The Panthers have suffered consecutive losses, including a frustrating 20-19 loss at Detroit last week. Like Seattle, the Carolina running game has been very effective this year, averaging 5.0 yards per carry (third best) mostly between RB Christian McCaffrey and QB Cam Newton. That’s likely to be a major area of emphasis this week against a Seattle defense that has allowing 4.8 yards per carry this season. Carolina also enters the game undefeated at home this season at 5-0, and have scored 31 or more points in four of those five games. Much of that success has been due to their Red Zone efficiency, scoring a touchdown on 73.5% of Red Zone opportunities (third best), and fans are hopeful that trend can continue after PK Graham Gano missed two critical kicks last week.
Head to Head: Seattle has won six of eight head-to-head since 2010, though the Panthers have won two of the last three games.
Point Spread on Wednesday: Carolina -3.5 (+101), after opening at -3
These two NFC North rivals played to a 29-29 tie in Week 2. The stakes are high for the rematch, with both teams clawing for a playoff spot after tough Week 11 losses. The Packers lost a 27-24 heartbreaker at Seattle last Thursday, and have just a 25% chance to make the playoffs after losing three of their last four games. They’re now 0-5 away from Lambeau Field and struggling with a banged up secondary. Still, QB Aaron Rodgers seems to always give Green Bay a fighting chance, and the running game has been terrific overall (5.1 yards per carry), especially since RB Aaron Jones returned from suspension. The Vikings have been elite at stopping the run (3.6 yards per carry) and rushing the passer (8.84% sack percentage), yet they’ve still allowed 22.9 points per game.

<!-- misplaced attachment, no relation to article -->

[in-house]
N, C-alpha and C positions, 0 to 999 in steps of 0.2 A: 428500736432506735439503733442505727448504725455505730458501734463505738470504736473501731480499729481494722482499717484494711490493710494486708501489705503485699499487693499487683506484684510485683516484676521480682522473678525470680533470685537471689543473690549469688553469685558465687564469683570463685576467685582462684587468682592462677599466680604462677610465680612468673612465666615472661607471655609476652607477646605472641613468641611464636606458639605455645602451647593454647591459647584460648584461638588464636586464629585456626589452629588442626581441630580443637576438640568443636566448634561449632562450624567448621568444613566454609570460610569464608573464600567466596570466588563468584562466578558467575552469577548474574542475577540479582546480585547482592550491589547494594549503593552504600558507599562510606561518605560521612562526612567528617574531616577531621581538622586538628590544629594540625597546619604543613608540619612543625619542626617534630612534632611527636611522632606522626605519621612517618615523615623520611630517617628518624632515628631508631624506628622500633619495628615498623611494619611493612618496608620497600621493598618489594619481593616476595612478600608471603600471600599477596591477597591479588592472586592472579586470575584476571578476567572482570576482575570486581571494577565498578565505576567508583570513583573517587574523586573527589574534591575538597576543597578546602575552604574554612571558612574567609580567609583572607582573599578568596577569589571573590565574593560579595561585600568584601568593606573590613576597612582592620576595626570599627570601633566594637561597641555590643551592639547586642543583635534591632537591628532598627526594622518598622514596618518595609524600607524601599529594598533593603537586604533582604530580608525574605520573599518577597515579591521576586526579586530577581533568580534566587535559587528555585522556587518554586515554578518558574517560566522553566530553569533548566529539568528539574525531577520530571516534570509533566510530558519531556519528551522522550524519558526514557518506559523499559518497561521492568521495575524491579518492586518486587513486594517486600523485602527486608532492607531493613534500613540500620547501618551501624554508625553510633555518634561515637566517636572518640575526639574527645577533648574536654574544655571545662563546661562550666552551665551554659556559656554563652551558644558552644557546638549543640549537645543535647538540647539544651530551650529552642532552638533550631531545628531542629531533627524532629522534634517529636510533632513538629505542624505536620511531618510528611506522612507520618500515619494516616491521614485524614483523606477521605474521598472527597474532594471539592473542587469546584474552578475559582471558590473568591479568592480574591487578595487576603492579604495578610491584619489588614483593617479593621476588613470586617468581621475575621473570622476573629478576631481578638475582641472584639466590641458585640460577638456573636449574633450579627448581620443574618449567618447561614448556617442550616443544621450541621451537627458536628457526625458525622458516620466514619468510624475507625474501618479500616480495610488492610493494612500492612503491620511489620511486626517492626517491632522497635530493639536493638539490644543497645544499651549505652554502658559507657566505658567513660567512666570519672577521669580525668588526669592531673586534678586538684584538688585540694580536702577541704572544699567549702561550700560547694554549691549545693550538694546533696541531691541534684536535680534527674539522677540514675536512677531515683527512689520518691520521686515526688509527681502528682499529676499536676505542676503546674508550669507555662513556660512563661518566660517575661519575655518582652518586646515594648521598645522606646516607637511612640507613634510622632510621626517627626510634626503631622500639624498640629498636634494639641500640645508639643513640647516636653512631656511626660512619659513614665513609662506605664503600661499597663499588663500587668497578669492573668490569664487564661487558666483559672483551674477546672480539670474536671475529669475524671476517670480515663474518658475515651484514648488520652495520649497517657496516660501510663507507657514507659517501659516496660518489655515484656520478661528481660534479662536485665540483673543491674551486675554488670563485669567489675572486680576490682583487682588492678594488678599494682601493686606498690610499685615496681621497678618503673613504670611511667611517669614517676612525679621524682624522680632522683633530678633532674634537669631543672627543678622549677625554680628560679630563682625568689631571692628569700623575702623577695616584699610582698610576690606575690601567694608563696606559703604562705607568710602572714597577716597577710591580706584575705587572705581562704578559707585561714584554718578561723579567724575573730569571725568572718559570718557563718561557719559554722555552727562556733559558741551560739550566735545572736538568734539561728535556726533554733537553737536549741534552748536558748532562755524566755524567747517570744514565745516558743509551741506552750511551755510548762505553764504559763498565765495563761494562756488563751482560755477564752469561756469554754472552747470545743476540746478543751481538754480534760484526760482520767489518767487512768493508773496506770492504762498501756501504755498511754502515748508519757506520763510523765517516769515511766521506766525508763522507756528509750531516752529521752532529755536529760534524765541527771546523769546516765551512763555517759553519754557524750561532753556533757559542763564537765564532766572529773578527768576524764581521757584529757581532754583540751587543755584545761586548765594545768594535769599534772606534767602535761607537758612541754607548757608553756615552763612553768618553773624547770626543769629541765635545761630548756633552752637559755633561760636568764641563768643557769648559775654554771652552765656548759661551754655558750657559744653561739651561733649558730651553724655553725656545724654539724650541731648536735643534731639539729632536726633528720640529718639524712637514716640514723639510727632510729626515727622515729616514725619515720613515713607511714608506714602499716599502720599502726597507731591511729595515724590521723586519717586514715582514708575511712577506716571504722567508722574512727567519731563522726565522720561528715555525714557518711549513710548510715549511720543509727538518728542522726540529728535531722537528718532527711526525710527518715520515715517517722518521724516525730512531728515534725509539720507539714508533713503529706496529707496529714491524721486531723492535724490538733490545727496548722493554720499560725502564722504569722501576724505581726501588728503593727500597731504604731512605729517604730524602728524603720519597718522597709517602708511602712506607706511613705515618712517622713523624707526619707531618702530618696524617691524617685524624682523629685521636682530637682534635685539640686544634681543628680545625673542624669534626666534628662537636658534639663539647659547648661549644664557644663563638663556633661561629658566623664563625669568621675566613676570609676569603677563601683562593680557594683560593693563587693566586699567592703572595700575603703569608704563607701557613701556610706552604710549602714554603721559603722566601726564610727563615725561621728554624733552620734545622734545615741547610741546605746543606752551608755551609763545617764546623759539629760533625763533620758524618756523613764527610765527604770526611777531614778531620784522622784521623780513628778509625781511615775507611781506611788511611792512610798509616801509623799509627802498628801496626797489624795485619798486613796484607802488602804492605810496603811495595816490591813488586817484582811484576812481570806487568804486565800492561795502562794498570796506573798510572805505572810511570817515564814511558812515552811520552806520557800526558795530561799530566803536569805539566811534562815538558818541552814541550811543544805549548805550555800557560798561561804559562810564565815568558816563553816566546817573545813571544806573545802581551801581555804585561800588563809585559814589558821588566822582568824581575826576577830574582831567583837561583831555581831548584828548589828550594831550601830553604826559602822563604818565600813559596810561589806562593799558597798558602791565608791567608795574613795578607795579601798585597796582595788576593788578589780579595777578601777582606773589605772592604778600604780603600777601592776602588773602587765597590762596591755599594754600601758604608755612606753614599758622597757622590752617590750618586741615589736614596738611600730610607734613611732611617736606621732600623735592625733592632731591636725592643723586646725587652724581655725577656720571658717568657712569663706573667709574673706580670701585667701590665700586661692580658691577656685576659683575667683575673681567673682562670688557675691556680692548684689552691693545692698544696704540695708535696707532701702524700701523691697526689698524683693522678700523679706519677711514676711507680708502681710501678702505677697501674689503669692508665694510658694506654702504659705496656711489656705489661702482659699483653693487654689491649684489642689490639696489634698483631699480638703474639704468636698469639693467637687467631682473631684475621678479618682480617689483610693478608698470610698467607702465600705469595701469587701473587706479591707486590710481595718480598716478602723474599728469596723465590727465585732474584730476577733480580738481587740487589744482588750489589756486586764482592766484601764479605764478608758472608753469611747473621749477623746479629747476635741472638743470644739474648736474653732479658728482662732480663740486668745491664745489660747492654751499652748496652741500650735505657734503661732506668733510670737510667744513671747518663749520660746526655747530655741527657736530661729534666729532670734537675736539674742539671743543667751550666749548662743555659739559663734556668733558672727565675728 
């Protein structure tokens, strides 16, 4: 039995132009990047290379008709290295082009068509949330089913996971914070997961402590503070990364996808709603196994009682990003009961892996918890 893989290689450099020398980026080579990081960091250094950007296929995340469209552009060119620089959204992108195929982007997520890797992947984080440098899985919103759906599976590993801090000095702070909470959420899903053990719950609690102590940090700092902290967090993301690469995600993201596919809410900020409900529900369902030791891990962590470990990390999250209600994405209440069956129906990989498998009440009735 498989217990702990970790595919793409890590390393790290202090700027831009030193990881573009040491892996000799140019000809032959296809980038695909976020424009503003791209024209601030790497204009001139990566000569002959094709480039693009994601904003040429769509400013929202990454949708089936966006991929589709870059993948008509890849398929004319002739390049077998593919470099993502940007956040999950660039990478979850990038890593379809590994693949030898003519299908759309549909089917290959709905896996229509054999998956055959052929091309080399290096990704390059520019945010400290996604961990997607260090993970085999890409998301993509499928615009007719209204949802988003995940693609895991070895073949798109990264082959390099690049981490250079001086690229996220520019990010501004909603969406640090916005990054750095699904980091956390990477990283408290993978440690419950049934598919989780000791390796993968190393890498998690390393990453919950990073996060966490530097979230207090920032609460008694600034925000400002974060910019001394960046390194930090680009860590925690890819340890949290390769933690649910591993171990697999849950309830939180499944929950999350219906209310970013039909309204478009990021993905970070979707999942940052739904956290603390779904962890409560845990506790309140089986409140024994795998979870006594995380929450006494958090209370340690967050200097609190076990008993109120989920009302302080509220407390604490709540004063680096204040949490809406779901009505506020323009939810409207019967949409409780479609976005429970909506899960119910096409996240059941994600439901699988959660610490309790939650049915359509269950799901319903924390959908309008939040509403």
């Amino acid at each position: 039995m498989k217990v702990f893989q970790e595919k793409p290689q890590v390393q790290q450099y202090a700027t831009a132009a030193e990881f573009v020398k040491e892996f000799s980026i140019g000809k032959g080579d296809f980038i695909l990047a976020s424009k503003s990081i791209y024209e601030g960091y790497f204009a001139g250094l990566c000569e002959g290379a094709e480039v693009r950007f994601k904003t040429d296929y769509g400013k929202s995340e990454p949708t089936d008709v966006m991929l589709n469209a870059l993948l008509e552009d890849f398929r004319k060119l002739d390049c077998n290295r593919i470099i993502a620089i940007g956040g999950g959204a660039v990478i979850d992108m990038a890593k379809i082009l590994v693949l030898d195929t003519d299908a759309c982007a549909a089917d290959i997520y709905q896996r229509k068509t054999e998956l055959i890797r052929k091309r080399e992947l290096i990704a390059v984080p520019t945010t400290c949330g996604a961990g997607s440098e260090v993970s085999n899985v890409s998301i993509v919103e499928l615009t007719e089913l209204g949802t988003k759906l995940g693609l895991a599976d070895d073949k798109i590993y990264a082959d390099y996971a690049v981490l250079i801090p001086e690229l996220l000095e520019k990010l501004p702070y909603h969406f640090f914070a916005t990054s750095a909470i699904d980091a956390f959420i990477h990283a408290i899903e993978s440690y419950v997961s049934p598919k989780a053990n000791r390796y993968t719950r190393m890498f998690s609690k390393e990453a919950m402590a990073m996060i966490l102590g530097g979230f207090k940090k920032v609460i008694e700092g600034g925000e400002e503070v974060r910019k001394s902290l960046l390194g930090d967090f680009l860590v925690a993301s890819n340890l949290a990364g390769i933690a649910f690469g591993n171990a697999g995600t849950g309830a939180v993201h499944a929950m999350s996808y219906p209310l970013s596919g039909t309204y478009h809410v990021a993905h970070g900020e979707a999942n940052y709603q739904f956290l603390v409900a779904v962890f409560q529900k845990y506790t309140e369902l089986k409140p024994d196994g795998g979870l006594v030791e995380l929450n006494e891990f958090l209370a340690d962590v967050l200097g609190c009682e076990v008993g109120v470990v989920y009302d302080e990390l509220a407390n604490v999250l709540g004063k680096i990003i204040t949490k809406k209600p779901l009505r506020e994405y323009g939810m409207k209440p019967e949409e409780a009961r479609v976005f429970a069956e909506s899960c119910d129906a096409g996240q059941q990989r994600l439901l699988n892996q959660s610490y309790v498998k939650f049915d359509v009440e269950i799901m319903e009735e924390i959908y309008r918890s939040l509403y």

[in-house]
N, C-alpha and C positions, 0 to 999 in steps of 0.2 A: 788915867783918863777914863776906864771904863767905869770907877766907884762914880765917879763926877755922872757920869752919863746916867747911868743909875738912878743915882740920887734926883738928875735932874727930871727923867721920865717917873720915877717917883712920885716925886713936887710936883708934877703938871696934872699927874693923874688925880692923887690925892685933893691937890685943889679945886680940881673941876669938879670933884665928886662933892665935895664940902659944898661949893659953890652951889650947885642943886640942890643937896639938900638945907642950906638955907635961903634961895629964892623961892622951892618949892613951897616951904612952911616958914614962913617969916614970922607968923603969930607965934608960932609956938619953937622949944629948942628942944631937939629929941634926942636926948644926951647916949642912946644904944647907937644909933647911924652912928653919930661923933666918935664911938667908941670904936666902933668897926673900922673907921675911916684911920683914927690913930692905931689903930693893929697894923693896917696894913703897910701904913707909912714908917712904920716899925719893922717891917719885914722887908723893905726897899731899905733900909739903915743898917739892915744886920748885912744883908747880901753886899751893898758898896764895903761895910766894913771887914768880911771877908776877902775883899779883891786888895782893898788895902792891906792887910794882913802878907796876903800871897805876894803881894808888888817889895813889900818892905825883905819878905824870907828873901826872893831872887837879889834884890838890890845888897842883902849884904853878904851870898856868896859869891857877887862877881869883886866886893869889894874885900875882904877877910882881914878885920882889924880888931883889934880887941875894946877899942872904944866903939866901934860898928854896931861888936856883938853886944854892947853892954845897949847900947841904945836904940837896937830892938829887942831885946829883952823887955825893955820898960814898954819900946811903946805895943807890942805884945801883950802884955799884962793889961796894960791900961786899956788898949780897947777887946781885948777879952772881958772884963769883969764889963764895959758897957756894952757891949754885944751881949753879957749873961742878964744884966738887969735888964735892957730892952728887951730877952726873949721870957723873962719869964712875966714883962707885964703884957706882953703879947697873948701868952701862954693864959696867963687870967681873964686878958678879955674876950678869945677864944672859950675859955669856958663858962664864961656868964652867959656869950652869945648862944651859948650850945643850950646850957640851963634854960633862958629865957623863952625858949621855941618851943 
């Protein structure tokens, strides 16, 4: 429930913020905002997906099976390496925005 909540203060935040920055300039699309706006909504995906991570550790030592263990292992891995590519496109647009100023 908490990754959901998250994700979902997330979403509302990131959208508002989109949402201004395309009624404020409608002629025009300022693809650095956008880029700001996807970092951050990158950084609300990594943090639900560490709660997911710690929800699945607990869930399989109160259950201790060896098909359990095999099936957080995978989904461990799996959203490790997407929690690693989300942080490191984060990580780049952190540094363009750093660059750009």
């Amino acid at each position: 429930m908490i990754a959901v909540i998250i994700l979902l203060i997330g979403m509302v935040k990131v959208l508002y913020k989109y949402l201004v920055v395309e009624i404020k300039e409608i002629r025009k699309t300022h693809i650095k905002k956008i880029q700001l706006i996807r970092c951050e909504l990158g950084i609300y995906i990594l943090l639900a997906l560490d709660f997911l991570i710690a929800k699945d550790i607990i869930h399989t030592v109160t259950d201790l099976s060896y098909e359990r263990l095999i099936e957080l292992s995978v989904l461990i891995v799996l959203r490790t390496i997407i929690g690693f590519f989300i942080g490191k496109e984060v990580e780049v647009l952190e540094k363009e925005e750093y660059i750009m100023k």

A challenge for Minnesota this year has been their inability to take care of the ball, ranking eighth worst in giveaways (1.6 per game). QB Kirk Cousins threw a costly pick-six last week at Chicago, and the team has routinely been forced to throw the ball due to an ineffective running game that averages only 4.0 yards per carry. RB Dalvin Cook wasn’t able to solve that issue at Chicago last week, but he has a better shot against a Packers defense that’s allowing 4.6 yards per carry. Cousins was the offensive star of the first matchup, completing 35-of-48 passes for 425 yards and four scores in 70 minutes, but his numbers have stalled lately, averaging only 251.8 passing yards per game over his last five contests with only one 300-yard game.
Head to Head: As mentioned, this season’s previous matchup (Week 2) was a 29-29 tie. Prior to that game, the Vikings had won four of five.
Point Spread on Wednesday: Minnesota -3.5 (+106), after opening at -4